RAI JUNE 23, 1990 - by Arturo Stalteri


On the occasion of his installation at the Palazzo della Triennale in Milan.

In 1975 you founded the Obscure label and released Discreet Music, which can be defined as the first ambient-music work. On this record you changed your way of making music and your image as a musician as well, openly rejecting the role of pop star.

Can you talk to us about this important turning point?

Well I guess in my mind I've always wanted music to do something to me. And maybe I've always wanted it to do almost the same thing, but to make the music do the same thing you have to keep making different music. When I first started making music I was interested in the personalities I could play, the different figures I could be. Then I lost interest in that, I didn't want myself to be in the center of the music anymore. So I began experimenting a lot with trying to remove the personality in some ways, for example by making more than one voice so that it stops being a simple figure in the middle of the picture.

Then I tried singing using nonsense words, using words backwards, putting strange sounds on my voice... finding different ways of reducing the importance of the figure in the picture. What I was starting to get interested in was not the figure, but the landscape behind the figure; I found the figure more and more of a problem.

The same is true in a painting: if you have a picture of a landscape, you look at it and your eye moves freely over the landscape; if you put a human figure in there, even if it's a tiny little one, it becomes the center of your attention, it's very difficult to ignore, because humans relate to other humans. With music it became a problem, because I felt that as long as I was in the center of the picture this kept you, as the listener, outside the picture. Now if I took myself out of that picture, this left a kind of open field, a sound-field of some kind, which invited you in; and I felt that by removing my own personality - as represented by my voice - I opened up the music in a new way, I made a space that people could come into. Just that single act made the music much more "environmental".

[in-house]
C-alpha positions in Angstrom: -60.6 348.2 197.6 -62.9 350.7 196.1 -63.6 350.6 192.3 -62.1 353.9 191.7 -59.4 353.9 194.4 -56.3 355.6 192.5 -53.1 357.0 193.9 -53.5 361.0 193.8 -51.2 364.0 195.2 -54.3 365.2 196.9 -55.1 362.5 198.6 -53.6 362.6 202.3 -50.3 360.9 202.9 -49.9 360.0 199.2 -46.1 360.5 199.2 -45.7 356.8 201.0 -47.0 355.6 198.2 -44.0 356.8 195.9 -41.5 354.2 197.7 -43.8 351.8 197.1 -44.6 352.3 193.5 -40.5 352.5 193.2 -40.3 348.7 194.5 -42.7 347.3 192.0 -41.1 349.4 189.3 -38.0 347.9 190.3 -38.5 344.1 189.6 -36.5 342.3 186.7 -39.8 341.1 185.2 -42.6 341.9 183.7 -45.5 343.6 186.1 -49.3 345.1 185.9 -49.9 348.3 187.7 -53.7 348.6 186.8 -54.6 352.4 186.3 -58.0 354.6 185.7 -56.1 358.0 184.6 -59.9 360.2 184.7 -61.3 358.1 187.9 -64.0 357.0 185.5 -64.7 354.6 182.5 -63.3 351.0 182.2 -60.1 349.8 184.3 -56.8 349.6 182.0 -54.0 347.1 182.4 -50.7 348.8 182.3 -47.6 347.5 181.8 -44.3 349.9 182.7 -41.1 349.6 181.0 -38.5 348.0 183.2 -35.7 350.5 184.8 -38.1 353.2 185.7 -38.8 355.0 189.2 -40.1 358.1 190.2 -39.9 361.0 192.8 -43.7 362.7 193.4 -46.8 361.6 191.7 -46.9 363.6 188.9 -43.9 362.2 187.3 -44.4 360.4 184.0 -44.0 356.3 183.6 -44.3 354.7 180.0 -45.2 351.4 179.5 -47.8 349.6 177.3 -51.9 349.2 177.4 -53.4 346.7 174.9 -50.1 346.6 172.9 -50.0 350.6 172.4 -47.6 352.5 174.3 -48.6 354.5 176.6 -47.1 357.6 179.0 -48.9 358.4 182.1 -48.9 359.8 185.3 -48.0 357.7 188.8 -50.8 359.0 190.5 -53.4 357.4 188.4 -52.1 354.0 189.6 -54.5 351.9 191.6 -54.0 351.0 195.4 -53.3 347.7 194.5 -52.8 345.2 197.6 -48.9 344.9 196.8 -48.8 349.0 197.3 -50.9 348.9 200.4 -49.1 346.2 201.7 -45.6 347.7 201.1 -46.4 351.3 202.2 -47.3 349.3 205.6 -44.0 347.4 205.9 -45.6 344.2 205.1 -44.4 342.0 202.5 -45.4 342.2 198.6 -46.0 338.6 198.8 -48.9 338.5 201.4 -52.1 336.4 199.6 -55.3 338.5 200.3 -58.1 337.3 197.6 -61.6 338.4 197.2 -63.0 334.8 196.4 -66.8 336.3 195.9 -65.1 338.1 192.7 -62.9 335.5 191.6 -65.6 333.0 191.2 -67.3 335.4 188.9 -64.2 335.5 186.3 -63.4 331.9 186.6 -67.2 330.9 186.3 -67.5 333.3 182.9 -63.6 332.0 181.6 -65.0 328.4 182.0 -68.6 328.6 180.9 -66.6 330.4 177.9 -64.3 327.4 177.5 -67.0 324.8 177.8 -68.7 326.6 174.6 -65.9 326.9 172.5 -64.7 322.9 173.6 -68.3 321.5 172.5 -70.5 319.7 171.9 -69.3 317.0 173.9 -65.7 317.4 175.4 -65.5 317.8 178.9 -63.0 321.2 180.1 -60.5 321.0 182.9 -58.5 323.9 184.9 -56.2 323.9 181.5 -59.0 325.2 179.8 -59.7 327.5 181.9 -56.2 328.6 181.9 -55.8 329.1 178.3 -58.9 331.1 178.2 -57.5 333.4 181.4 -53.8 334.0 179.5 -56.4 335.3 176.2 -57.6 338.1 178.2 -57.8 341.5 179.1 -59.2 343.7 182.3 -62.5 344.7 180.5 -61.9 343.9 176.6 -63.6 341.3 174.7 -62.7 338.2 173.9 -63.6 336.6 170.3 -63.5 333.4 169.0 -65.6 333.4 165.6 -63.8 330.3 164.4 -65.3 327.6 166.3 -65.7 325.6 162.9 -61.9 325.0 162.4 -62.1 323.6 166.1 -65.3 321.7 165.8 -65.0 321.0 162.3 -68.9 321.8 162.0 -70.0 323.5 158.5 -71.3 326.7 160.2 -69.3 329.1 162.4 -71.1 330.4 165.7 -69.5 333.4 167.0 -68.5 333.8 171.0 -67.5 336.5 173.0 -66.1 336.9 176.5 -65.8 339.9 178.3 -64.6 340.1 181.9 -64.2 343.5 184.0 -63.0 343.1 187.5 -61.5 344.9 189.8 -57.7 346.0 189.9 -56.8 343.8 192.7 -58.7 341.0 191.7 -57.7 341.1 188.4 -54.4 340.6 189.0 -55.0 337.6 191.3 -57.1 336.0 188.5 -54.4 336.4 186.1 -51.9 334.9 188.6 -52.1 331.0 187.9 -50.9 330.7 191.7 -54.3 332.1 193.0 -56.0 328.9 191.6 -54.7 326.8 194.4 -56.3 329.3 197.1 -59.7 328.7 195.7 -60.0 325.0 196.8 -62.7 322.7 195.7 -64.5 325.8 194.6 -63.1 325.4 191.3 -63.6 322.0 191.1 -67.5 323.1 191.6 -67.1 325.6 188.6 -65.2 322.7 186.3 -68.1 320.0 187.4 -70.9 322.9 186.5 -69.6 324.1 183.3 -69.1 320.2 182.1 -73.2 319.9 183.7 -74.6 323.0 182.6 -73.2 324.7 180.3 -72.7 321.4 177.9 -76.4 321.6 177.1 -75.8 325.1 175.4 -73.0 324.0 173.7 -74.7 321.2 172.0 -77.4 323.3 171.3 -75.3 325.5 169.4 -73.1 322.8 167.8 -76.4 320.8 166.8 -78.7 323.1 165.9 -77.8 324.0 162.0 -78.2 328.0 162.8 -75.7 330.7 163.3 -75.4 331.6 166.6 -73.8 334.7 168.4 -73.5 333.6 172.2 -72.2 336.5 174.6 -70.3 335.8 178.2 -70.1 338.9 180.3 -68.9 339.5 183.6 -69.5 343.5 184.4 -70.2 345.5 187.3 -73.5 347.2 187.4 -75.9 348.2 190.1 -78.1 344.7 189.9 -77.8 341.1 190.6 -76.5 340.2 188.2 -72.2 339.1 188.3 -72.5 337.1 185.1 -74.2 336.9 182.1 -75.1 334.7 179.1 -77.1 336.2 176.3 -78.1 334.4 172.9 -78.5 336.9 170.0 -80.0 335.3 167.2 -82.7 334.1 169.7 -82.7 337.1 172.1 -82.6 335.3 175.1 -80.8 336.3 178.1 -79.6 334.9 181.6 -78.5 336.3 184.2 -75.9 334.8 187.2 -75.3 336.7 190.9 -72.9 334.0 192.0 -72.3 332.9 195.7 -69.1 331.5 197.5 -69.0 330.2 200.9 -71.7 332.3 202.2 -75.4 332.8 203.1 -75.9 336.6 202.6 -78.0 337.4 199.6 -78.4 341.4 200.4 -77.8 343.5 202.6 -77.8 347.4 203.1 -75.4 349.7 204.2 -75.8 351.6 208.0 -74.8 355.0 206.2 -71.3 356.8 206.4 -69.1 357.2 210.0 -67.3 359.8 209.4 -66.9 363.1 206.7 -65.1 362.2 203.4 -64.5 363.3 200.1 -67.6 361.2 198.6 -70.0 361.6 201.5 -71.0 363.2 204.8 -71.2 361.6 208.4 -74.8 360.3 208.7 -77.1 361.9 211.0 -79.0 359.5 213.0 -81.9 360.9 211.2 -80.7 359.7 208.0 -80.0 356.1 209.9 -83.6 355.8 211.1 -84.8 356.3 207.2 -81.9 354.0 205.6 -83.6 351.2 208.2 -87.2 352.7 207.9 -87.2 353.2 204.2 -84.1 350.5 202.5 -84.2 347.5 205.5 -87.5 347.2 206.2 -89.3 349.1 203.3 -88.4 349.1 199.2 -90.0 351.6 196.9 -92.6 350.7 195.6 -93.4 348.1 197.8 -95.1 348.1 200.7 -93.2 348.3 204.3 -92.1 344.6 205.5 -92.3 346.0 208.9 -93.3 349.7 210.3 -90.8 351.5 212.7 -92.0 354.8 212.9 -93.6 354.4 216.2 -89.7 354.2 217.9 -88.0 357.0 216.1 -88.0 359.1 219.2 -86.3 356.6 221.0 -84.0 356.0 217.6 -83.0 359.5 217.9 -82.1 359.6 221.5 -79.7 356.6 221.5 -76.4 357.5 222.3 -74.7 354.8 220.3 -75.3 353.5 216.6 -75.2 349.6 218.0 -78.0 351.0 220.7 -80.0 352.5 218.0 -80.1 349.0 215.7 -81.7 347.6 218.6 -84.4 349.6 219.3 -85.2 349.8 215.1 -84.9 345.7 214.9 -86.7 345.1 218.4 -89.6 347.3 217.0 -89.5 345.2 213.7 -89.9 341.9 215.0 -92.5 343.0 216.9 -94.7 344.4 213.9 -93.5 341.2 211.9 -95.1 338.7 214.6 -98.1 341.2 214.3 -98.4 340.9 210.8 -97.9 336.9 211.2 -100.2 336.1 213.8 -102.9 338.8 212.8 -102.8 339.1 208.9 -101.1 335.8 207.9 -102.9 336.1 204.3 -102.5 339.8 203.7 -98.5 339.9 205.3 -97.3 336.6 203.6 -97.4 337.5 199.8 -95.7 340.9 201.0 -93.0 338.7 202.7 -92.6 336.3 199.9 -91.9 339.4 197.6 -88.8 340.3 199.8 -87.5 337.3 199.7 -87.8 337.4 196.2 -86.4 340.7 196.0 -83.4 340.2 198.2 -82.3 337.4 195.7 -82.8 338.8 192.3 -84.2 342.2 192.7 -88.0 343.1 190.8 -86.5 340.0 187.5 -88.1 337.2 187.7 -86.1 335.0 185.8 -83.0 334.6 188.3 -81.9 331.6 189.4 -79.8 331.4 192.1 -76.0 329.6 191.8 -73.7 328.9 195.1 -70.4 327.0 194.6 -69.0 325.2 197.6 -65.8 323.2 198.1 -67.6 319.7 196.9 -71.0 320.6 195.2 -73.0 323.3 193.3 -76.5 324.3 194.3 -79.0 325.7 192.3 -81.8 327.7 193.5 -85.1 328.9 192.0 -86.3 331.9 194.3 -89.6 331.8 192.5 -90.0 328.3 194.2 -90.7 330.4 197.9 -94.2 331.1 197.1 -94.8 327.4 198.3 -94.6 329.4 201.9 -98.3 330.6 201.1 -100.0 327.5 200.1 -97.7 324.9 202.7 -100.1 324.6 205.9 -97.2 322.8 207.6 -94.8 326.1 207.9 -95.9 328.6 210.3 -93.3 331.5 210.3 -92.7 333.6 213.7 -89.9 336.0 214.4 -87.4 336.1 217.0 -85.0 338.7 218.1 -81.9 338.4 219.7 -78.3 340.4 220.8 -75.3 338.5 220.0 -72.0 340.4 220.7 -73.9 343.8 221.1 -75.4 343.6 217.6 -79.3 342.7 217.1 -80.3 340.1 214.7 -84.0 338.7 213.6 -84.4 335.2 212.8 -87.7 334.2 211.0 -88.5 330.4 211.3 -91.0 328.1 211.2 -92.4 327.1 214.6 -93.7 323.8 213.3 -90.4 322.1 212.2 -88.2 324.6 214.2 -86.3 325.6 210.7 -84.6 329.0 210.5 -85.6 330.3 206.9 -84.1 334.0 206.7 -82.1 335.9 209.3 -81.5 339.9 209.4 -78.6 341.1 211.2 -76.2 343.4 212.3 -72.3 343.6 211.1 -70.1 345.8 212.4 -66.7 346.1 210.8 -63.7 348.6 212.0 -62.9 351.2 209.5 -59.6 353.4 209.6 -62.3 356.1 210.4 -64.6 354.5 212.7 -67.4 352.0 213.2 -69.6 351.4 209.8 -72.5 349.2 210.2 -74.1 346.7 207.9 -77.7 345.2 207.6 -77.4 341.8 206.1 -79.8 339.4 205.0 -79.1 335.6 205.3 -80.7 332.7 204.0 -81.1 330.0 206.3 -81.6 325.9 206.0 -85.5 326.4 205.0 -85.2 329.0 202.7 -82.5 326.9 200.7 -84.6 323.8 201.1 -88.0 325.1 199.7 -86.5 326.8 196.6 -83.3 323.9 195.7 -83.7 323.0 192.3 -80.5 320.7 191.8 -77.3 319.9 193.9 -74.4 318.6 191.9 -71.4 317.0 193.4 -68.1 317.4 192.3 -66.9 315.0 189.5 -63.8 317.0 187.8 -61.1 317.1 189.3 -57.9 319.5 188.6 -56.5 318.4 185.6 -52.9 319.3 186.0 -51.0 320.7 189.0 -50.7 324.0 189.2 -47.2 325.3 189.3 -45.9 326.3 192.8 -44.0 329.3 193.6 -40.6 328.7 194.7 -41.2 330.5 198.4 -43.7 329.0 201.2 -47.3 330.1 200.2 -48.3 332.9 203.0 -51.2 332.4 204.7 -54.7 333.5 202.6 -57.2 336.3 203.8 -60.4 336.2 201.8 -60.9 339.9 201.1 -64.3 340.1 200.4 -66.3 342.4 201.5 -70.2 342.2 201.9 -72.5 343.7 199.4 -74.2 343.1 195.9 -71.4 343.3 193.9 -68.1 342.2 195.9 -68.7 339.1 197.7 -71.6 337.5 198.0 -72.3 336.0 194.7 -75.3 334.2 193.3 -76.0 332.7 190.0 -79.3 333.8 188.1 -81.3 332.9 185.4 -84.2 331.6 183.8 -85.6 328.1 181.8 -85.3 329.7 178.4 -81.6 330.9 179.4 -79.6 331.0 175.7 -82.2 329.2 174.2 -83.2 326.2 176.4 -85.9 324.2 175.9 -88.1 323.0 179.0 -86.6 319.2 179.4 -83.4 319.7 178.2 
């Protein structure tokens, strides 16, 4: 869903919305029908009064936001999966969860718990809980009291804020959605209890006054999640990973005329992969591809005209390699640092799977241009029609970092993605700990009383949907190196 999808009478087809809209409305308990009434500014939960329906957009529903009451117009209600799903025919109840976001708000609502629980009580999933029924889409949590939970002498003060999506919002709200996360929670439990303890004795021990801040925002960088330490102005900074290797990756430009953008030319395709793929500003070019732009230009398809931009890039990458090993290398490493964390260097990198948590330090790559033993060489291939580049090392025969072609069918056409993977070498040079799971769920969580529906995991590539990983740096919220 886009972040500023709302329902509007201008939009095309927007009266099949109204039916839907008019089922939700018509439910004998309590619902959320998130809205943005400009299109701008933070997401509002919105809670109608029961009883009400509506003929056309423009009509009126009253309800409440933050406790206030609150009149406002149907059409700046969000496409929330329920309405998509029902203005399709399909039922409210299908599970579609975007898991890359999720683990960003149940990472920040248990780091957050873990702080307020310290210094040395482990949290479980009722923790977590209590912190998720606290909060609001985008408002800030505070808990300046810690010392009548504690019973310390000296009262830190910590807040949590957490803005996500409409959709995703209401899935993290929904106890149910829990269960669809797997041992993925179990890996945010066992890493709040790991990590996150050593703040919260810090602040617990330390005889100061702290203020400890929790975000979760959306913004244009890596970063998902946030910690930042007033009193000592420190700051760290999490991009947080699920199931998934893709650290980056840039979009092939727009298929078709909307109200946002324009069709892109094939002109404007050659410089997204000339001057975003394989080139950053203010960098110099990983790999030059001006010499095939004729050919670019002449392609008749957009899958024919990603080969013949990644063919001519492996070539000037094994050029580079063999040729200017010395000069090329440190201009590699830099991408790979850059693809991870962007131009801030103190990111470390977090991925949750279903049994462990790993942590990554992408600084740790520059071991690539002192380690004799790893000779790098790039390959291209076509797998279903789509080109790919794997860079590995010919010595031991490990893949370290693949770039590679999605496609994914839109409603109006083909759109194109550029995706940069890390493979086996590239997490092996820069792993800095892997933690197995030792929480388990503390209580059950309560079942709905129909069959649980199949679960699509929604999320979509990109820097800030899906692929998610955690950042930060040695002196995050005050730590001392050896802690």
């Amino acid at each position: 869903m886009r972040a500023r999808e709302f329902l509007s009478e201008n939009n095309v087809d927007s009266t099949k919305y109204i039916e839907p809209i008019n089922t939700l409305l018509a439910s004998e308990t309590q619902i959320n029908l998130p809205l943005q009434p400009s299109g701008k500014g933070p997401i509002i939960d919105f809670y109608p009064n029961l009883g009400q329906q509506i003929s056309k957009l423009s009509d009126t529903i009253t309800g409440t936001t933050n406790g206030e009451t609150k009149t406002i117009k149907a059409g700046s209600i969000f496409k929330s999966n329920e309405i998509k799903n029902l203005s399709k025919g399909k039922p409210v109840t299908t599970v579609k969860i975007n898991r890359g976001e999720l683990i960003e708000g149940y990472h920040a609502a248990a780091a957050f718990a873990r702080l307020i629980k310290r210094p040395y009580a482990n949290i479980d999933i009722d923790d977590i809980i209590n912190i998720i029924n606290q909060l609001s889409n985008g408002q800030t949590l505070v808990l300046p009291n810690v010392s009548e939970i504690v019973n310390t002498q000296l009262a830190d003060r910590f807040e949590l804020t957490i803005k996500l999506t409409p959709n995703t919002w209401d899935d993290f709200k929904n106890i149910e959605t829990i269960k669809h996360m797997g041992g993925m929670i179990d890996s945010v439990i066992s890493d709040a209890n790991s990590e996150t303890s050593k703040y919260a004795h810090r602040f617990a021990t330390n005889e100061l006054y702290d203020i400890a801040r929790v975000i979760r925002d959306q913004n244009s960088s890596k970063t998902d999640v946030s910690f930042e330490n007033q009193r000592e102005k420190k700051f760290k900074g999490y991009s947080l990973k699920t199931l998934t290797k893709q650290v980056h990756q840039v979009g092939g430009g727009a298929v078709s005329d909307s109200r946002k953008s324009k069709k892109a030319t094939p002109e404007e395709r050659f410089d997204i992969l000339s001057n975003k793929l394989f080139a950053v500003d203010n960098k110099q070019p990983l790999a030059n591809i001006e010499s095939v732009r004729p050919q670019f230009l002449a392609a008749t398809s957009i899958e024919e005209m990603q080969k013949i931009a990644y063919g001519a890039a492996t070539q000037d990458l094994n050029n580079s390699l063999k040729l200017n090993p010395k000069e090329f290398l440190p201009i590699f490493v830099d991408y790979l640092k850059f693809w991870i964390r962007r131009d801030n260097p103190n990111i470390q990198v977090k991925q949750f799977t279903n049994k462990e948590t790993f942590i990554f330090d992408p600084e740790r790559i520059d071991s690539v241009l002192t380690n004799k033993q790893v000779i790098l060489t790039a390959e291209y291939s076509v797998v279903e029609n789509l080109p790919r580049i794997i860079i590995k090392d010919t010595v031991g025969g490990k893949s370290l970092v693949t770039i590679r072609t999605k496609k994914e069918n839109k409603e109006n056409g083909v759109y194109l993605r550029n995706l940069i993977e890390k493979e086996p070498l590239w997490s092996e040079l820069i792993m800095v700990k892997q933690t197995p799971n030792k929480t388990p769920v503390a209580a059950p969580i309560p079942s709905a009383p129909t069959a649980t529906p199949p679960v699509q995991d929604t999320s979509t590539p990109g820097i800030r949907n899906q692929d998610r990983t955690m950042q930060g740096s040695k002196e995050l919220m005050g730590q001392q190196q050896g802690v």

Years ago you said "I'm a non-musician, the tape is the music". In your opinion is it still possible to do research in music without using electronics, using for instance a piano or a classicaI guitar, or is the acoustic era definitely over?

No, I don't think it's over. In a strange way, electronics have re-opened that area, for two reasons. First of all, recording techniques are so much better now that acoustic instruments suddenly stort to sound interesting again. For a long time acoustic instruments were compromised by recordings; electronic instruments were developed for recording, and worked better on records for a long time; but now recording has started to catch up again, so suddenly acoustic instruments sound interesting. The other reason of course is that sampling has suddenly reinterested people in acoustic sources, they feel that there is something very moving about the "humanity", the material quality of a real instrument.

I was thinking about this a lot over the last few years, because I prevalently work with synthesizers but I also make loudspeakers and create strange constructions, to make the sound more complicated.

It occurred to me that the real problem with synthesizers is that what you are hearing in the end is the movement of a few atoms amplified, really it's just a few atoms. When you're hearing a grand piano you're hearing the movement of billions of molecules, everything is active: the wood, the strings, the metal, the temperature in the room, all these elements change the way that thing sounds. For this reason those instruments remain interesting because they are never the same twice. If you play this piano today, it isn't the same piano that you play tomorrow.